Home August 2018 #ItsaMess

#ItsaMess

Is social accountability in the workplace a corporate or personal responsibility? The lines are, unfortunately, blurred.

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#MeToo, #BlackLivesMatter, #NoBanNoWall: social activism has taken more than a turn; lately, it’s gone viral, but what does this new dynamic mean for the workplace? Now that social issues can be brought to light with a viral following in as little as a few minutes, do workplaces need to adapt to mitigate the increasing tensions that could result among employees, shareholders, and clients?

According to Dena Gillies, partner, Omni Management Consulting Alliance, the social media impact has been notable. “Social media has extended the definition of the ‘workplace’,” she explains. “Much of the training that I do is less about sensitivity and more about educating employees on the consequences of off-duty conduct, including the use of social media. While the #MeToo movement has influenced the workplace, I believe the more significant influence has been the recent changes to Alberta’s OH&S Act, effective June 1, 2018.  We’ve had several client requests for training on what this change means specific to workplace harassment.”

“Bill 30’s changes to the Alberta OH&S Act has introduced requirements for employers to develop violence and harassment prevention plans,” Gillies continues. “Educating employees will be a part of that plan. While not a legal requirement, it may be in the best interest of an employer to provide staff education in some or all of the above areas mentioned as a means of proactively addressing potential workplace issues. Pro-active education in these types of emerging issues is reasonably new and growing in the workplace. While employees may be receiving training in school, my sense is that employees entering the workforce are receiving most of their education by the world around them, often through social media. Social norms and laws are changing in terms of what is considered acceptable and unacceptable behaviour.”

Does that mean this is becoming the new normal?

“Yes, very much so,” Gillies affirms. “Currently, millennials are now the largest generation in the Canadian workforce. Social consciousness is a trait associated with millennials that generally hasn’t been connected with the previous generations. In my experience, companies that choose to offer training on healthy workplace practices are doing so in the best interest of the company and its employees. Failing to address poor workplace behavior could come at significant cost to a company’s finances, turnover, productivity, and reputation. As the labour shortage in Canada continues, having a poor reputation in the market is a significant risk to any company.”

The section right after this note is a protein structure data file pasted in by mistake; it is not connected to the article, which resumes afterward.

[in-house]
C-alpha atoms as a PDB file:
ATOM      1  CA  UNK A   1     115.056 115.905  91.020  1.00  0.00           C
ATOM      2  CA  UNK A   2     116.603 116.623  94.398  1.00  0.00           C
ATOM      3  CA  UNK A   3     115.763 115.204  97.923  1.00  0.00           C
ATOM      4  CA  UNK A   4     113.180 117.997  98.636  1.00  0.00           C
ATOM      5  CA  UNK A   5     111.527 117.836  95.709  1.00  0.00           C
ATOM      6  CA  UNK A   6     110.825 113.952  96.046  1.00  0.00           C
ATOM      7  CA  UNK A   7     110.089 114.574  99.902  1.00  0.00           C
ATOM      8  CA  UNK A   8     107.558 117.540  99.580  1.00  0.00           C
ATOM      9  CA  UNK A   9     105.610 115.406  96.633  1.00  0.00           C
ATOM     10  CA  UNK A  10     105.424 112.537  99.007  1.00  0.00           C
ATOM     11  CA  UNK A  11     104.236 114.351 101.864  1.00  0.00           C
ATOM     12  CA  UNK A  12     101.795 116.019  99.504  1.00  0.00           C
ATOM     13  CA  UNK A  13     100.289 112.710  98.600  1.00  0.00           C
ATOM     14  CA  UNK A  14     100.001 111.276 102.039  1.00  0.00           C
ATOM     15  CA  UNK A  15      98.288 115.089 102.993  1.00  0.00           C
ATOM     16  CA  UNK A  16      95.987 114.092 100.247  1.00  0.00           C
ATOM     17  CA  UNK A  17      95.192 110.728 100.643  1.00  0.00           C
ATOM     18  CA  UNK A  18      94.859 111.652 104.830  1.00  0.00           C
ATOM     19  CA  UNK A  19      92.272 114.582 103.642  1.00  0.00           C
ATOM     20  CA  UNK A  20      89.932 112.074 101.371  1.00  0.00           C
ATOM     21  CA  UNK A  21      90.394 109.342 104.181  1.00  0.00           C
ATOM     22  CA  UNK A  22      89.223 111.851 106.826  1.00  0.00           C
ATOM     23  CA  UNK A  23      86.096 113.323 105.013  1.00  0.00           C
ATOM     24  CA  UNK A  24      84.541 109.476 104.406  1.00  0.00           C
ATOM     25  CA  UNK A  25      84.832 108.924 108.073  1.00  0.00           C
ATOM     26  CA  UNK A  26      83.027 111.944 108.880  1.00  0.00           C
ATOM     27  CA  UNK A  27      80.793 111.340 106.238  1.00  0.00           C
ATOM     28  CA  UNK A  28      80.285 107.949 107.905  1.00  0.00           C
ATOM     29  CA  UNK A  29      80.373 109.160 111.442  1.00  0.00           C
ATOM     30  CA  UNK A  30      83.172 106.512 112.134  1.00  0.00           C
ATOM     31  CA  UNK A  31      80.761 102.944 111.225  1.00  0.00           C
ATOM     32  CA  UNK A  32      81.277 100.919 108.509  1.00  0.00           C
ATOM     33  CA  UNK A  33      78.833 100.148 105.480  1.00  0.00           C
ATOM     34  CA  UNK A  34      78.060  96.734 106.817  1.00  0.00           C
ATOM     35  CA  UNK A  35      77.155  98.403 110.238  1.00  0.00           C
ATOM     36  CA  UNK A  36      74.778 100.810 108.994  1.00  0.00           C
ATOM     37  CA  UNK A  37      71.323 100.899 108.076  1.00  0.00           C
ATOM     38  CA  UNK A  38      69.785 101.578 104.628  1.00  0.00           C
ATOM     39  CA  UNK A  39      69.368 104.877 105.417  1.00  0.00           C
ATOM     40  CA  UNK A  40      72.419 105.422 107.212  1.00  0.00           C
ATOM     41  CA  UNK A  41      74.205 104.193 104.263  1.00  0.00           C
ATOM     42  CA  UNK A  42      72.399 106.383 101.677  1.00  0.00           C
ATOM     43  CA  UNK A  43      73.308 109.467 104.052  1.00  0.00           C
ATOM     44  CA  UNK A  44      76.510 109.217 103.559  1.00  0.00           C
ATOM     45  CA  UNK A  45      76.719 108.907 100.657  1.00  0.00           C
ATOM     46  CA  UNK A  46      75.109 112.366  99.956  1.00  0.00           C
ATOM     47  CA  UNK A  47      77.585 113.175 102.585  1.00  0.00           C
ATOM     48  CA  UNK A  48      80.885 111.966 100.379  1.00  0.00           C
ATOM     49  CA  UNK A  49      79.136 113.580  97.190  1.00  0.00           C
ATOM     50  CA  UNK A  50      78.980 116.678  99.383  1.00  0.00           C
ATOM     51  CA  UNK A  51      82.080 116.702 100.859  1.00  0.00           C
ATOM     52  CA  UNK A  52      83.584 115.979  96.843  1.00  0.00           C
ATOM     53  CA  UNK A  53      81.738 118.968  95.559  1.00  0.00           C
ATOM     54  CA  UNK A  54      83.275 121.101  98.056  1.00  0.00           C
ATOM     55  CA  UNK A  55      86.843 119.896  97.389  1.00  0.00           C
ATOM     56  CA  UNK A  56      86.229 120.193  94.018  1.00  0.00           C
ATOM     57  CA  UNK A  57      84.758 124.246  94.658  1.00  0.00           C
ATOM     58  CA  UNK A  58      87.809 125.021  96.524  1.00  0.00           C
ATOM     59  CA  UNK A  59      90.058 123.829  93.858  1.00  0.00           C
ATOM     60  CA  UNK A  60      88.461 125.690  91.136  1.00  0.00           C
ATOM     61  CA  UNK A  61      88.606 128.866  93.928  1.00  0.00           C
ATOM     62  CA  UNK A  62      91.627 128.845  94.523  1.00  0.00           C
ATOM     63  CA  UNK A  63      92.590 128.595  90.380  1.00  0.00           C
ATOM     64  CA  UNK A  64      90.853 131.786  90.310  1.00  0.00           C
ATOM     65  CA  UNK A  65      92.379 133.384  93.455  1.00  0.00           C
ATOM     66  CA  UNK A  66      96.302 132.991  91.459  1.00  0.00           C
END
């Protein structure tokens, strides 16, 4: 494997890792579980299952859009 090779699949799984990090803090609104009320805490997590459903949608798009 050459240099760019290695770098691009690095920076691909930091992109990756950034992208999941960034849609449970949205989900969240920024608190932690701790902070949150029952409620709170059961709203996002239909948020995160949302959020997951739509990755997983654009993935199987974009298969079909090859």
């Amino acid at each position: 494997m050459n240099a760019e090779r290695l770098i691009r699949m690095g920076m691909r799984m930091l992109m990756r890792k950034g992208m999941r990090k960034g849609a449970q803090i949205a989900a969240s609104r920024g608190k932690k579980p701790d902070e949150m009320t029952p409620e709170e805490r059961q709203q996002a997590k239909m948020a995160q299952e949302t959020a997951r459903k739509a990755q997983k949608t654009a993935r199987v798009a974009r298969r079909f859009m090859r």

O’Ryan Hughes, MBA., managing partner, Stoppler Hughes Ltd., agrees that social movements like #MeToo have had an important impact on businesses. “These movements shine a light on what’s been an issue in society and in the workplace to a shockingly large extent in terms of harassment, and that’s opened up a lot of eyes and scared corporations into actively dealing with them. There is always a risk identified, but the social pressure of these movements has made a meaningful impact in terms of training policy awareness and unacceptability.”

In terms of implementing the changes necessary in preventing social movements from becoming issues in the workplace, “It’s up to individual leaders in organizations,” Hughes observes, adding that, “with leadership that cares about its people, we will have already seen them become more proactive in the past. It’s the ones who are not so conscious that are having to make changes now.”

“It’s a positive thing, not negative,” he stresses. “We’ve actually seen a lot more focus on diversity hiring as a result.”

He’s also noticed an increased value being placed on higher quality human resources, which at times haven’t been given as much priority.